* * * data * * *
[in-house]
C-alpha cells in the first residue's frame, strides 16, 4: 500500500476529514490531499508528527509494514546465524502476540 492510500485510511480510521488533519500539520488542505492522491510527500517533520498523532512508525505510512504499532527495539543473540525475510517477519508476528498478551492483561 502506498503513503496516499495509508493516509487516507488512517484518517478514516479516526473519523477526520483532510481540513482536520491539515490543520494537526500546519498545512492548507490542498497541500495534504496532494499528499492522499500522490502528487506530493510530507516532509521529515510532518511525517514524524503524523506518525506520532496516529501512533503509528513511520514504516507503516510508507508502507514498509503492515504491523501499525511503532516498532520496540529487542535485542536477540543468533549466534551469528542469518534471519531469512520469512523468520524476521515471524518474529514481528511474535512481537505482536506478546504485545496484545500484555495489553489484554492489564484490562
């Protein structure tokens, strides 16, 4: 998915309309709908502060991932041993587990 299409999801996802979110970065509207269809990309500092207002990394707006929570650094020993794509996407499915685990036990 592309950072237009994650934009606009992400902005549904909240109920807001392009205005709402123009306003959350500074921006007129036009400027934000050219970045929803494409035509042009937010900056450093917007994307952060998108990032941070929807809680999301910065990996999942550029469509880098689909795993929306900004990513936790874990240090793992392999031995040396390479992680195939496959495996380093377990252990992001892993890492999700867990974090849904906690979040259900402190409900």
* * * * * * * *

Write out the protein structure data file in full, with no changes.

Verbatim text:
[in-house]
C-alpha cells in the first residue's frame, strides 16, 4: 500500500476529514490531499508528527509494514546465524502476540 492510500485510511480510521488533519500539520488542505492522491510527500517533520498523532512508525505510512504499532527495539543473540525475510517477519508476528498478551492483561 502506498503513503496516499495509508493516509487516507488512517484518517478514516479516526473519523477526520483532510481540513482536520491539515490543520494537526500546519498545512492548507490542498497541500495534504496532494499528499492522499500522490502528487506530493510530507516532509521529515510532518511525517514524524503524523506518525506520532496516529501512533503509528513511520514504516507503516510508507508502507514498509503492515504491523501499525511503532516498532520496540529487542535485542536477540543468533549466534551469528542469518534471519531469512520469512523468520524476521515471524518474529514481528511474535512481537505482536506478546504485545496484545500484555495489553489484554492489564484490562
């Protein structure tokens, strides 16, 4: 998915309309709908502060991932041993587990 299409999801996802979110970065509207269809990309500092207002990394707006929570650094020993794509996407499915685990036990 592309950072237009994650934009606009992400902005549904909240109920807001392009205005709402123009306003959350500074921006007129036009400027934000050219970045929803494409035509042009937010900056450093917007994307952060998108990032941070929807809680999301910065990996999942550029469509880098689909795993929306900004990513936790874990240090793992392999031995040396390479992680195939496959495996380093377990252990992001892993890492999700867990974090849904906690979040259900402190409900």